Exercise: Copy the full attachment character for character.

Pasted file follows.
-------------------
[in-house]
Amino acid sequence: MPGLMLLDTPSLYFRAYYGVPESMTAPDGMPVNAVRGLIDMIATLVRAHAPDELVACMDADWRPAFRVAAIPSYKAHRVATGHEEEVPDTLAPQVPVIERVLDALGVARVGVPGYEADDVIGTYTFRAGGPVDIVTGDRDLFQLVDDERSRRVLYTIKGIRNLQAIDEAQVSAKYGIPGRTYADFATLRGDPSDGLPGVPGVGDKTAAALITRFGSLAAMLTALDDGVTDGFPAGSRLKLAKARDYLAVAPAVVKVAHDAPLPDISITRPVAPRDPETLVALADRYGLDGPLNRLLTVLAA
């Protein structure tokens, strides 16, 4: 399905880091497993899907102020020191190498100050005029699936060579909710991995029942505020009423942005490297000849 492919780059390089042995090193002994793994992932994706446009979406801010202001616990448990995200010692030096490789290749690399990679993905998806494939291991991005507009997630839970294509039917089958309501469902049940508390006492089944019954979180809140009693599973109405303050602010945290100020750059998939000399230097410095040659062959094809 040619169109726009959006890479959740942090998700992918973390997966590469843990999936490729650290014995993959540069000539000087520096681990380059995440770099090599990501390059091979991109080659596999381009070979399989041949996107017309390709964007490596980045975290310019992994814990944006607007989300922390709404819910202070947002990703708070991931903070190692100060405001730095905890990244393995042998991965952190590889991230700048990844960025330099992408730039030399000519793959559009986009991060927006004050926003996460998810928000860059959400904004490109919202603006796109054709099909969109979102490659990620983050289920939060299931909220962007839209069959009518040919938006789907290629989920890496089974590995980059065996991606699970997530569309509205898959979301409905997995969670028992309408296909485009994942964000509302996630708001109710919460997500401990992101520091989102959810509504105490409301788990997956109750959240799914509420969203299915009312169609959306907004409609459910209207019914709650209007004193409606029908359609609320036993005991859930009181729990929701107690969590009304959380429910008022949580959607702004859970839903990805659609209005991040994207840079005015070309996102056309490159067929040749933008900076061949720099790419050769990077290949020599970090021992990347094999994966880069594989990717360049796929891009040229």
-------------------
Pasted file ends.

[in-house]
Amino acid sequence: MPGLMLLDTPSLYFRAYYGVPESMTAPDGMPVNAVRGLIDMIATLVRAHAPDELVACMDADWRPAFRVAAIPSYKAHRVATGHEEEVPDTLAPQVPVIERVLDALGVARVGVPGYEADDVIGTYTFRAGGPVDIVTGDRDLFQLVDDERSRRVLYTIKGIRNLQAIDEAQVSAKYGIPGRTYADFATLRGDPSDGLPGVPGVGDKTAAALITRFGSLAAMLTALDDGVTDGFPAGSRLKLAKARDYLAVAPAVVKVAHDAPLPDISITRPVAPRDPETLVALADRYGLDGPLNRLLTVLAA
């Protein structure tokens, strides 16, 4: 399905880091497993899907102020020191190498100050005029699936060579909710991995029942505020009423942005490297000849 492919780059390089042995090193002994793994992932994706446009979406801010202001616990448990995200010692030096490789290749690399990679993905998806494939291991991005507009997630839970294509039917089958309501469902049940508390006492089944019954979180809140009693599973109405303050602010945290100020750059998939000399230097410095040659062959094809 040619169109726009959006890479959740942090998700992918973390997966590469843990999936490729650290014995993959540069000539000087520096681990380059995440770099090599990501390059091979991109080659596999381009070979399989041949996107017309390709964007490596980045975290310019992994814990944006607007989300922390709404819910202070947002990703708070991931903070190692100060405001730095905890990244393995042998991965952190590889991230700048990844960025330099992408730039030399000519793959559009986009991060927006004050926003996460998810928000860059959400904004490109919202603006796109054709099909969109979102490659990620983050289920939060299931909220962007839209069959009518040919938006789907290629989920890496089974590995980059065996991606699970997530569309509205898959979301409905997995969670028992309408296909485009994942964000509302996630708001109710919460997500401990992101520091989102959810509504105490409301788990997956109750959240799914509420969203299915009312169609959306907004409609459910209207019914709650209007004193409606029908359609609320036993005991859930009181729990929701107690969590009304959380429910008022949580959607702004859970839903990805659609209005991040994207840079005015070309996102056309490159067929040749933008900076061949720099790419050769990077290949020599970090021992990347094999994966880069594989990717360049796929891009040229």